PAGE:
By Megan Widman, HAVEN Social Action Program Director
In December, the Centers for Disease Control (CDC) released a 124-page report outlining the prevalence of domestic violence and sexual assault in the United States as measured by phone surveys to over 16,000 households. For those of us who work at HAVEN, the report was not as noteworthy for its content as it was for the attention it garnered from many media outlets, including CNN, MSNBC, and the BBC – and rightfully so.
After all, it should be front page news when we discover that nearly 1 in 5 women have been the victim of attempted or completed rape, and that over half of these victims were raped by their intimate partners. Our country should be shocked when we learn that more than one out of every three women (35.6%) has experienced rape, physical violence or stalking at the hands of their intimate partner. We should be taking to the streets upon hearing that nearly half (48.4%) of all women in our country have experienced psychological aggression and abuse by their intimate partner.
This extensive report confirmed what we already know – that intimate partner violence is an epidemic in our country. It is a crime that disproportionately affects women and girls. Perpetrators of domestic violence and sexual assault use these tactics deliberately, to gain or maintain power and control. And, because of this, intimate partner violence and sexual assault are now widely recognized as preventable public health issues. It is exciting that the CDC is now approaching violence prevention in the same way that they have approached the spread of infectious disease – and understanding the scope of the problem is an important step in approaching prevention in a systematic, informed manner.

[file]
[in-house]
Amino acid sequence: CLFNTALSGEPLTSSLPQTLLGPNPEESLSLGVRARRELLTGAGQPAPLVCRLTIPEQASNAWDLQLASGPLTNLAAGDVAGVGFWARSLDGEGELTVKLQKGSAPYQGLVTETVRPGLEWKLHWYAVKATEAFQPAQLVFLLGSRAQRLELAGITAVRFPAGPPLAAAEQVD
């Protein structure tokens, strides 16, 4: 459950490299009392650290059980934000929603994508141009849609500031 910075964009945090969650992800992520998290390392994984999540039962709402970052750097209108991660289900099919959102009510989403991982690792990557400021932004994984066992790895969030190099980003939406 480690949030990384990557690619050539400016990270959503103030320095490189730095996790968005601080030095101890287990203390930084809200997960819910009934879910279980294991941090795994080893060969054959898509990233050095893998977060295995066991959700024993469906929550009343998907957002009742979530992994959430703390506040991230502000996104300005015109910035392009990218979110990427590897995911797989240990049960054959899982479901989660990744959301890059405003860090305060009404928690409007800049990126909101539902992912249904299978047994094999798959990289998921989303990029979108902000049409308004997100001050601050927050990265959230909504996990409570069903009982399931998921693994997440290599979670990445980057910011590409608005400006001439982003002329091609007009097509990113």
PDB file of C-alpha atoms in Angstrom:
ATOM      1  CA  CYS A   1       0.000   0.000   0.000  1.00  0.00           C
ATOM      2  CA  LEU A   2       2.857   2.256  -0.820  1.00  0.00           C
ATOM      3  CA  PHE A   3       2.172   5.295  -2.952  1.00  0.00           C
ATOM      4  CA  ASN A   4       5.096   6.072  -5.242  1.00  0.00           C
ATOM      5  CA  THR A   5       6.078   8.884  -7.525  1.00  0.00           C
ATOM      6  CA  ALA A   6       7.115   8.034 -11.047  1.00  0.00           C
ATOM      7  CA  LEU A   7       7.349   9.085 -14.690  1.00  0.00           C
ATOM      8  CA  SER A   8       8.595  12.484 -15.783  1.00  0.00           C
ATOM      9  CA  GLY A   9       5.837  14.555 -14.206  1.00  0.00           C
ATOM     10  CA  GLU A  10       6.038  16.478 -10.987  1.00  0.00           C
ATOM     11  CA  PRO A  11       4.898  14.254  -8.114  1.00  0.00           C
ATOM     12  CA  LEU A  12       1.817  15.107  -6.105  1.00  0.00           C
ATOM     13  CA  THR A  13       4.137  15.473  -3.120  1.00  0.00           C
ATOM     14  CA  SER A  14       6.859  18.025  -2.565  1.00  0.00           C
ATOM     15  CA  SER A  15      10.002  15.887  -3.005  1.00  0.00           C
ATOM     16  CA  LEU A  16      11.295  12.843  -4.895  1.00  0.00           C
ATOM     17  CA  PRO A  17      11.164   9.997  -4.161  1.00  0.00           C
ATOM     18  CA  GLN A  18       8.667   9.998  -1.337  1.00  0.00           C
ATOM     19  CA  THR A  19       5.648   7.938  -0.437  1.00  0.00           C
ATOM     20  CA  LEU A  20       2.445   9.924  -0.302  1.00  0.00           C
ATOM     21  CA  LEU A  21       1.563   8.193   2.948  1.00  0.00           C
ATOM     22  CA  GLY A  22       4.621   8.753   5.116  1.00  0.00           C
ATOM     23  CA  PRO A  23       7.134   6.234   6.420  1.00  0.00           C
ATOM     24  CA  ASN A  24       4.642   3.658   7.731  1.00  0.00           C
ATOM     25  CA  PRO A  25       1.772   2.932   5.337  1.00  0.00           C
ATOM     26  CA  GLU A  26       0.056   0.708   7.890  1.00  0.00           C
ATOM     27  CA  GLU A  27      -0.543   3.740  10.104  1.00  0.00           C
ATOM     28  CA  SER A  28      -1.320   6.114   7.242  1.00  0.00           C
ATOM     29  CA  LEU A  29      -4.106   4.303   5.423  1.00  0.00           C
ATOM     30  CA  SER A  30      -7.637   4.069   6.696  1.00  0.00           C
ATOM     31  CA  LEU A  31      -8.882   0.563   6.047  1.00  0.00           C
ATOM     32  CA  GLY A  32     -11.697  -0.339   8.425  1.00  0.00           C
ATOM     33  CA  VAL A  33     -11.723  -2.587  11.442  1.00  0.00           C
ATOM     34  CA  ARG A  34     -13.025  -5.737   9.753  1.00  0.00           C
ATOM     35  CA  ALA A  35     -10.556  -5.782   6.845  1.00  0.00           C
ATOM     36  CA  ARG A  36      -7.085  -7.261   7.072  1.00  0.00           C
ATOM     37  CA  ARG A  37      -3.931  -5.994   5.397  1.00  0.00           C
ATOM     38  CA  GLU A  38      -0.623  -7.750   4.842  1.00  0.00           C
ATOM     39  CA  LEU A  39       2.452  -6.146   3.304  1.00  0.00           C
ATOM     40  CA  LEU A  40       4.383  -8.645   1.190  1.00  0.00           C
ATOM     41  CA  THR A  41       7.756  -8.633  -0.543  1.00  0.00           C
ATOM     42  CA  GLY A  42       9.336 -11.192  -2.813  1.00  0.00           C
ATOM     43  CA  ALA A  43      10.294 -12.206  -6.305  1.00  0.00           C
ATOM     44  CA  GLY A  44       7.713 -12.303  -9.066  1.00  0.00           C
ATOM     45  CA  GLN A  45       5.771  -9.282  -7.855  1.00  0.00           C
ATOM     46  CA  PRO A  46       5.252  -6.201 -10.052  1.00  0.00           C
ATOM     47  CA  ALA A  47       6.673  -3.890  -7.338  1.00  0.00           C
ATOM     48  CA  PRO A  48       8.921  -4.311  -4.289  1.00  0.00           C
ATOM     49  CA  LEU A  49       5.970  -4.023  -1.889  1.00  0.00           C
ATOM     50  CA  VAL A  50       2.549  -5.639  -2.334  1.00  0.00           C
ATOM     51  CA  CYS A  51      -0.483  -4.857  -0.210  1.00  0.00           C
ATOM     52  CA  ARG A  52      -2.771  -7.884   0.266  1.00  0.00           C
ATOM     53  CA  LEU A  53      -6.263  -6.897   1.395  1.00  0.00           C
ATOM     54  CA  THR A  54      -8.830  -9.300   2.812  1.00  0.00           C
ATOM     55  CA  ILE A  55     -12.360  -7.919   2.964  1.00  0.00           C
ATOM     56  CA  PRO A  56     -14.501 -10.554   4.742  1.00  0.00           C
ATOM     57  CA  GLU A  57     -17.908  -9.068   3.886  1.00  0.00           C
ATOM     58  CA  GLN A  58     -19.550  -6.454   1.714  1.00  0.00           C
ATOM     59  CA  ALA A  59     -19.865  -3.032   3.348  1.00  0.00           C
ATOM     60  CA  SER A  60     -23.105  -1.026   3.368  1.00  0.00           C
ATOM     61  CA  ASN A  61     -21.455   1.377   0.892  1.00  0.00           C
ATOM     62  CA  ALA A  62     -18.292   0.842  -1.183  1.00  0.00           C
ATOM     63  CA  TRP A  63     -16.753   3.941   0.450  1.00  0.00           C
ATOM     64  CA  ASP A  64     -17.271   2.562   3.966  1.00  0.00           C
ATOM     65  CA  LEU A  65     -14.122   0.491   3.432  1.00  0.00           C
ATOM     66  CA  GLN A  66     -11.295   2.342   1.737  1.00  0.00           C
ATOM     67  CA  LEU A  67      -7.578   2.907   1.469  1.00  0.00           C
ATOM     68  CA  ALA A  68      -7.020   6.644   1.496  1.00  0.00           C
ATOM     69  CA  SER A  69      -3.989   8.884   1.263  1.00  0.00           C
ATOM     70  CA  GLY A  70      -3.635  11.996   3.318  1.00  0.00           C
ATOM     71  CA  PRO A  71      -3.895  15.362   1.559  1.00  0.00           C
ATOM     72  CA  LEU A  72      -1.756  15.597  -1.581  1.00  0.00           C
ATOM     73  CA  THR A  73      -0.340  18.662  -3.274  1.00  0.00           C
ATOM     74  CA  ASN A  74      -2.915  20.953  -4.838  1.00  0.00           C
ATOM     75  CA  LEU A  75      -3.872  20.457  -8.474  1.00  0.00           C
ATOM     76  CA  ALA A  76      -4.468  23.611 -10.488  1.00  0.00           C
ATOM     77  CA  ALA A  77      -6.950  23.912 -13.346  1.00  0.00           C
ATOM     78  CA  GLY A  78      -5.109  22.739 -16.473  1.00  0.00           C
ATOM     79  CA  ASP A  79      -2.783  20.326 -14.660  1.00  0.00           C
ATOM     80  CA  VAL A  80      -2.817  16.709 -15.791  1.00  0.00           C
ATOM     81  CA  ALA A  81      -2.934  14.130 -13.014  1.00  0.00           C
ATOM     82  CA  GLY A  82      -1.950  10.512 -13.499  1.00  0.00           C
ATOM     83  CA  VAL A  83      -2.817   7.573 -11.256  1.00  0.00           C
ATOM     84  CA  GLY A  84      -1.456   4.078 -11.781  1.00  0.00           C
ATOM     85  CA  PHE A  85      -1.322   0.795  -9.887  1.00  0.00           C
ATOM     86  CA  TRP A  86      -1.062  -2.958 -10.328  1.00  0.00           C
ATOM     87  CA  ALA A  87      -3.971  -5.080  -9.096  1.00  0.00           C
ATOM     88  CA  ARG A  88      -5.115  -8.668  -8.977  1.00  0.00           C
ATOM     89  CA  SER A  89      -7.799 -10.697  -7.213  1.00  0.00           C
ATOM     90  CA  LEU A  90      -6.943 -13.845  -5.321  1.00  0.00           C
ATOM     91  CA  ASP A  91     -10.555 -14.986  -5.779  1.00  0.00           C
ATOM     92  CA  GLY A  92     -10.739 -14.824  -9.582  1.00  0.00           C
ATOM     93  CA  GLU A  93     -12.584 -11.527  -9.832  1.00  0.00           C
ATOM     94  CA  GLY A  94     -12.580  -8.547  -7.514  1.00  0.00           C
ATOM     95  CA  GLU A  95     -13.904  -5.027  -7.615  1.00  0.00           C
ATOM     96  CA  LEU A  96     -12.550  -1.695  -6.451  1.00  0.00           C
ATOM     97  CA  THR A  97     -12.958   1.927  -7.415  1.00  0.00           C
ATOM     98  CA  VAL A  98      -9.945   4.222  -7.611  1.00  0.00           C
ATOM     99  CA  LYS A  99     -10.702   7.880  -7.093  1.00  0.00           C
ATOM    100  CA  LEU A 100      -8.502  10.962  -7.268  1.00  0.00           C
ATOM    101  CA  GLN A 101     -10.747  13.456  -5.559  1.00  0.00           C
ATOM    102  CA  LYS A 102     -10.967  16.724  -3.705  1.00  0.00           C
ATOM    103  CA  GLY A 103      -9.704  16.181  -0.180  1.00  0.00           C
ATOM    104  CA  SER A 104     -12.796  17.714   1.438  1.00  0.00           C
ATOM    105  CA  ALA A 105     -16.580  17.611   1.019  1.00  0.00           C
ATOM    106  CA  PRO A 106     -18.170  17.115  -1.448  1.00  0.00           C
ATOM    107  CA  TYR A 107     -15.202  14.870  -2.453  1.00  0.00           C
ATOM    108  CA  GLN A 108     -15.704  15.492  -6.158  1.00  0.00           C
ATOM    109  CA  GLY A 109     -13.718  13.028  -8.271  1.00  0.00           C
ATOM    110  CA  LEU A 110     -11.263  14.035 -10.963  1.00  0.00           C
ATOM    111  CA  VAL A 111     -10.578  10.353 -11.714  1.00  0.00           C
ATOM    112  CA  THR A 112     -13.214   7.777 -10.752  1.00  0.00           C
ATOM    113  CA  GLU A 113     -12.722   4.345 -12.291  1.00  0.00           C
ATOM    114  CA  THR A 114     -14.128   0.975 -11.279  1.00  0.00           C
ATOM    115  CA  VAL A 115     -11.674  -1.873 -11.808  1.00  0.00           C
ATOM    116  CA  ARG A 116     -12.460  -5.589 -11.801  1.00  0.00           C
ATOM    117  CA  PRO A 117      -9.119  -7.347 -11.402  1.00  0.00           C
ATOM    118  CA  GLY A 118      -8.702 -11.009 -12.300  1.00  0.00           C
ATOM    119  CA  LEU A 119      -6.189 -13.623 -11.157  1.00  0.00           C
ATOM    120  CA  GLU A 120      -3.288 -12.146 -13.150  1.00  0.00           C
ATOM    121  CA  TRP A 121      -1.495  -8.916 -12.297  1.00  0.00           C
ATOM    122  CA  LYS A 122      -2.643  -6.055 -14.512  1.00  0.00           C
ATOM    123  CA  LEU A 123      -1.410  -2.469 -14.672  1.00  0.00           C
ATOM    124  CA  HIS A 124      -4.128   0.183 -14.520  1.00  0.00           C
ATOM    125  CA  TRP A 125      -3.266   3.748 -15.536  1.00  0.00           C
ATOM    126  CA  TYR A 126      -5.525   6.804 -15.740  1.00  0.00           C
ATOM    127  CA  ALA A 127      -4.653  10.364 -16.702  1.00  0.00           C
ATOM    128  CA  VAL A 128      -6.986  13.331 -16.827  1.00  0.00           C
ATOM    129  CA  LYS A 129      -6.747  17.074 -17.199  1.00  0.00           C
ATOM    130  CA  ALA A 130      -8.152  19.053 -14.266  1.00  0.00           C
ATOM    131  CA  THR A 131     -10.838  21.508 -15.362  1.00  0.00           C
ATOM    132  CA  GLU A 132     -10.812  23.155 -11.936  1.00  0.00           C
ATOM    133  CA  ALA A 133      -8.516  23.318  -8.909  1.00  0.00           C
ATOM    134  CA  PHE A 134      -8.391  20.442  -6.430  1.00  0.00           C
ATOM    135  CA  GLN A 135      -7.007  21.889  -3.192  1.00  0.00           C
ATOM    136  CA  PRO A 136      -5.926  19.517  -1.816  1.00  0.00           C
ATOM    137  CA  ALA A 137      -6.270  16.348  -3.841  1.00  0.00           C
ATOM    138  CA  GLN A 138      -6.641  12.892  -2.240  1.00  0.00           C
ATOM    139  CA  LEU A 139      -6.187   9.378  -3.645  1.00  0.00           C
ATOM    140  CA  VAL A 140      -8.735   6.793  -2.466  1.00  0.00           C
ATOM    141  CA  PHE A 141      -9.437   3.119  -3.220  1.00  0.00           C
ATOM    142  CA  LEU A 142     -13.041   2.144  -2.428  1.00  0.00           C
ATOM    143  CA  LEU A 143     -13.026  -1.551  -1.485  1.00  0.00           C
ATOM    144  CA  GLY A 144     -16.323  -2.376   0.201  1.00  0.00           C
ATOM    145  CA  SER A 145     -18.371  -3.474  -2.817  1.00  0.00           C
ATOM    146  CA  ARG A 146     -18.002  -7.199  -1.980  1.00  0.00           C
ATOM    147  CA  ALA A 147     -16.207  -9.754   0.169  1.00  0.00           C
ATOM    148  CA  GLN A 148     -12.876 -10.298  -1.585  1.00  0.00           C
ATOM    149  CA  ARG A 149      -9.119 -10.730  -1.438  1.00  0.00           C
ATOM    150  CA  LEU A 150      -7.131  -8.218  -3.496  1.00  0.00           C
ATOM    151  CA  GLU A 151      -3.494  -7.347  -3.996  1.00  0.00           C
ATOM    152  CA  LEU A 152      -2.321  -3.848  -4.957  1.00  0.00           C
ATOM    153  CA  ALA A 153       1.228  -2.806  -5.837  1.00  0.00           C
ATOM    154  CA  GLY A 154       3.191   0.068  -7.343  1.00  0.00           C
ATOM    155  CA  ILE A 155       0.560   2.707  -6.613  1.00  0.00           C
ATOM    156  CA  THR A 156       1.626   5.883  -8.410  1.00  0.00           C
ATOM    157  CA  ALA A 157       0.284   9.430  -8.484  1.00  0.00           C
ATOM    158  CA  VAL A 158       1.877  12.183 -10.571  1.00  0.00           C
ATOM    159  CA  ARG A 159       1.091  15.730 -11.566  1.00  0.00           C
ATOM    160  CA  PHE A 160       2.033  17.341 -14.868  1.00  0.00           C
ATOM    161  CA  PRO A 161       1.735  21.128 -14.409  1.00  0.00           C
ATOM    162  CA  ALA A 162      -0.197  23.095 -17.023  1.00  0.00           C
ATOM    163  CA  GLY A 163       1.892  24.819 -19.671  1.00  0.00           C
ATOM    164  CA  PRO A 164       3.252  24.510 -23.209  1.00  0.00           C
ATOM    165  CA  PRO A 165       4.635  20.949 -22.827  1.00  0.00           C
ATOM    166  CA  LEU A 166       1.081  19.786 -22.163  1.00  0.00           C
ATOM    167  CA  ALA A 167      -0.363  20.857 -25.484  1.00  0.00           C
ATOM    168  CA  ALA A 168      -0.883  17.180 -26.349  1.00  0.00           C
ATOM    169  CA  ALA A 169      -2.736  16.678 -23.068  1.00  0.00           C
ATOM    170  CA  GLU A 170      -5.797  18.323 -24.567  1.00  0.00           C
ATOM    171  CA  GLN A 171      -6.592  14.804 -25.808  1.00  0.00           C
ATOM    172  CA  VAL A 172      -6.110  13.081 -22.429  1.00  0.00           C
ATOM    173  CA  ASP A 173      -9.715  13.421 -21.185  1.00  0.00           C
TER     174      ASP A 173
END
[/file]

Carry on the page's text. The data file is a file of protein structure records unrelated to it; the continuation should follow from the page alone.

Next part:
But the fleeting attention this report received is not enough. And we at HAVEN are again reminded of how much work we still have left to do. And the questions still abound: How can we raise consciousness on these issues every day of the year? How do we work in our community to change the attitudes and norms that support these crimes? How do we continue to engage our community members to do this hard work?
And, so, numbers are powerful. They paint a picture. They lend credibility to an issue. And we are thankful for any public attention that is given to the issues of domestic and sexual violence. But we brace ourselves as the spotlight fades – because we know the next time the media shines a light on these issues, it will probably be because a tragedy has occurred. We hope that through our advocacy, counseling, and prevention work in our community that we can perhaps prevent the next murder-suicide or violent sexual assault.
We believe that intimate partner violence affects all of us. If you or someone you love has ever experienced domestic violence or sexual assault, you know that even one person is too much. Isn’t that the only number we need?